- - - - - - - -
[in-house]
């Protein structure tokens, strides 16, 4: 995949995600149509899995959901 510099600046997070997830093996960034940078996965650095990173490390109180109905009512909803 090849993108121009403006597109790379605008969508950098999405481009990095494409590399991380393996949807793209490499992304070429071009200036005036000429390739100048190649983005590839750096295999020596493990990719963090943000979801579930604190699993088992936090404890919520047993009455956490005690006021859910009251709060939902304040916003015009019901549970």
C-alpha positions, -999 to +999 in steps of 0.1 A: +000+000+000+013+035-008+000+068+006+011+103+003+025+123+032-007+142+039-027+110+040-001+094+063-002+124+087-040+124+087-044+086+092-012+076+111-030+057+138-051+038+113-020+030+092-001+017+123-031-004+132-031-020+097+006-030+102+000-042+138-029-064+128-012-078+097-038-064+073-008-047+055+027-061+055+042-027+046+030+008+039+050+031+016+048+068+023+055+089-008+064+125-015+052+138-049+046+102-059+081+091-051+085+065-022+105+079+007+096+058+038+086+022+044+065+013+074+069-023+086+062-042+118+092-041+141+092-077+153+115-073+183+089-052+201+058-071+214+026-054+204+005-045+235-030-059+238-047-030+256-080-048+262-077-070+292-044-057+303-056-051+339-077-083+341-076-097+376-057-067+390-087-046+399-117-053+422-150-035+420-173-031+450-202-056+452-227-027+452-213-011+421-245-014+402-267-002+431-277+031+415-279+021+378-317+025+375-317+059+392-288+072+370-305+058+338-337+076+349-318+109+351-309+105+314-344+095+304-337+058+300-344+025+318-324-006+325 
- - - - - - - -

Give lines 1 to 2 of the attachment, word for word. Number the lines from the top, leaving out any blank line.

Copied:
[in-house]
């Protein structure tokens, strides 16, 4: 995949995600149509899995959901 510099600046997070997830093996960034940078996965650095990173490390109180109905009512909803 090849993108121009403006597109790379605008969508950098999405481009990095494409590399991380393996949807793209490499992304070429071009200036005036000429390739100048190649983005590839750096295999020596493990990719963090943000979801579930604190699993088992936090404890919520047993009455956490005690006021859910009251709060939902304040916003015009019901549970």